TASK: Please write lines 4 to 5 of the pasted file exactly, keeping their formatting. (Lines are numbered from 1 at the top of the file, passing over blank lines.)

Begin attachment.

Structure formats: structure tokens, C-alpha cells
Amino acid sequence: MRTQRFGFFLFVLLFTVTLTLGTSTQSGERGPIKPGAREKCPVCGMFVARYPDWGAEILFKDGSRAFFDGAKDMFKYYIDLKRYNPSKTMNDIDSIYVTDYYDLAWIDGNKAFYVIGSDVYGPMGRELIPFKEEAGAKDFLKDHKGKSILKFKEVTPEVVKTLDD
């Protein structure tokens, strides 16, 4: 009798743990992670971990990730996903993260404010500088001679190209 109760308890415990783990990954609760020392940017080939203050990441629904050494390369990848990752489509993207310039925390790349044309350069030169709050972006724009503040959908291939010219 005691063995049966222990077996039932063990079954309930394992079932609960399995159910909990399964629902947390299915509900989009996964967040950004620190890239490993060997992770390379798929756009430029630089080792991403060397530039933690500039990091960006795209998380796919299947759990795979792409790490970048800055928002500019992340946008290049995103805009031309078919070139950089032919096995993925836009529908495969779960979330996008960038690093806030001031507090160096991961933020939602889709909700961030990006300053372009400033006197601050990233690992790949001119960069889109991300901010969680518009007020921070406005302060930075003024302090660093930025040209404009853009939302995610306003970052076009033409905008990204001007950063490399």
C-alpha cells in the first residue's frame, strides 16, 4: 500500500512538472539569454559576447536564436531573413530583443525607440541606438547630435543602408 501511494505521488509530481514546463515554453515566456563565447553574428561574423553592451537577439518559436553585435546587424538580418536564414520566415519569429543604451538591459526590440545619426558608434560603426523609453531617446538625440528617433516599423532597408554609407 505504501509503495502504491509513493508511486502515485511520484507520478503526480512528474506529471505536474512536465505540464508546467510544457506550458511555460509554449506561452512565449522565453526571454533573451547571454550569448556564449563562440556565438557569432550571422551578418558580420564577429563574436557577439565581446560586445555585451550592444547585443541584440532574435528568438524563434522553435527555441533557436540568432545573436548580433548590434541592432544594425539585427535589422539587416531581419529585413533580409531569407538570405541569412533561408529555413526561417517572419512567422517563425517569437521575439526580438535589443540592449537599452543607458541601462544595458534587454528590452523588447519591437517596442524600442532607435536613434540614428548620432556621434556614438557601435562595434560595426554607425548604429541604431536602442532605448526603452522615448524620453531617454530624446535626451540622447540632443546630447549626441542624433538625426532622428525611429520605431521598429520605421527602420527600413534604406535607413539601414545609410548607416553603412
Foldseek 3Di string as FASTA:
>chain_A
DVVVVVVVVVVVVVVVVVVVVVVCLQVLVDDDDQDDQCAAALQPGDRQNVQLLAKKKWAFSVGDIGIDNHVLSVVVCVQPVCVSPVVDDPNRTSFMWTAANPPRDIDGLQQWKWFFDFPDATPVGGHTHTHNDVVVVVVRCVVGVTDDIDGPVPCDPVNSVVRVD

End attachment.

C-alpha cells in the first residue's frame, strides 16, 4: 500500500512538472539569454559576447536564436531573413530583443525607440541606438547630435543602408 501511494505521488509530481514546463515554453515566456563565447553574428561574423553592451537577439518559436553585435546587424538580418536564414520566415519569429543604451538591459526590440545619426558608434560603426523609453531617446538625440528617433516599423532597408554609407 505504501509503495502504491509513493508511486502515485511520484507520478503526480512528474506529471505536474512536465505540464508546467510544457506550458511555460509554449506561452512565449522565453526571454533573451547571454550569448556564449563562440556565438557569432550571422551578418558580420564577429563574436557577439565581446560586445555585451550592444547585443541584440532574435528568438524563434522553435527555441533557436540568432545573436548580433548590434541592432544594425539585427535589422539587416531581419529585413533580409531569407538570405541569412533561408529555413526561417517572419512567422517563425517569437521575439526580438535589443540592449537599452543607458541601462544595458534587454528590452523588447519591437517596442524600442532607435536613434540614428548620432556621434556614438557601435562595434560595426554607425548604429541604431536602442532605448526603452522615448524620453531617454530624446535626451540622447540632443546630447549626441542624433538625426532622428525611429520605431521598429520605421527602420527600413534604406535607413539601414545609410548607416553603412
Foldseek 3Di string as FASTA: